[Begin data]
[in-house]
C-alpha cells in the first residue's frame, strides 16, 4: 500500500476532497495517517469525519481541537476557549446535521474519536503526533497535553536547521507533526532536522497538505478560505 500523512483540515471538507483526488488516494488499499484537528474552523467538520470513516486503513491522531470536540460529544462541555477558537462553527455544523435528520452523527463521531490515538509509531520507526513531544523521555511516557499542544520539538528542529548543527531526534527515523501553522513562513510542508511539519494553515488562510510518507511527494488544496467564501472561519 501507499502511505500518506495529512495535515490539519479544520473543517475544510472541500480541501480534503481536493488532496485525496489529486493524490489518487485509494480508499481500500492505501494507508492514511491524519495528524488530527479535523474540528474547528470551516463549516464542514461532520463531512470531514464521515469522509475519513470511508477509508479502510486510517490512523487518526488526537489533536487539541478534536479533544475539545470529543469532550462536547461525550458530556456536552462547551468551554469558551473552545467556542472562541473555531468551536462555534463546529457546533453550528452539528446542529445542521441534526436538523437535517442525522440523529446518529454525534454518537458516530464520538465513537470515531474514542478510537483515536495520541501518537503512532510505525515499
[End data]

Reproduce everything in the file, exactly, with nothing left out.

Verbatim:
[in-house]
C-alpha cells in the first residue's frame, strides 16, 4: 500500500476532497495517517469525519481541537476557549446535521474519536503526533497535553536547521507533526532536522497538505478560505 500523512483540515471538507483526488488516494488499499484537528474552523467538520470513516486503513491522531470536540460529544462541555477558537462553527455544523435528520452523527463521531490515538509509531520507526513531544523521555511516557499542544520539538528542529548543527531526534527515523501553522513562513510542508511539519494553515488562510510518507511527494488544496467564501472561519 501507499502511505500518506495529512495535515490539519479544520473543517475544510472541500480541501480534503481536493488532496485525496489529486493524490489518487485509494480508499481500500492505501494507508492514511491524519495528524488530527479535523474540528474547528470551516463549516464542514461532520463531512470531514464521515469522509475519513470511508477509508479502510486510517490512523487518526488526537489533536487539541478534536479533544475539545470529543469532550462536547461525550458530556456536552462547551468551554469558551473552545467556542472562541473555531468551536462555534463546529457546533453550528452539528446542529445542521441534526436538523437535517442525522440523529446518529454525534454518537458516530464520538465513537470515531474514542478510537483515536495520541501518537503512532510505525515499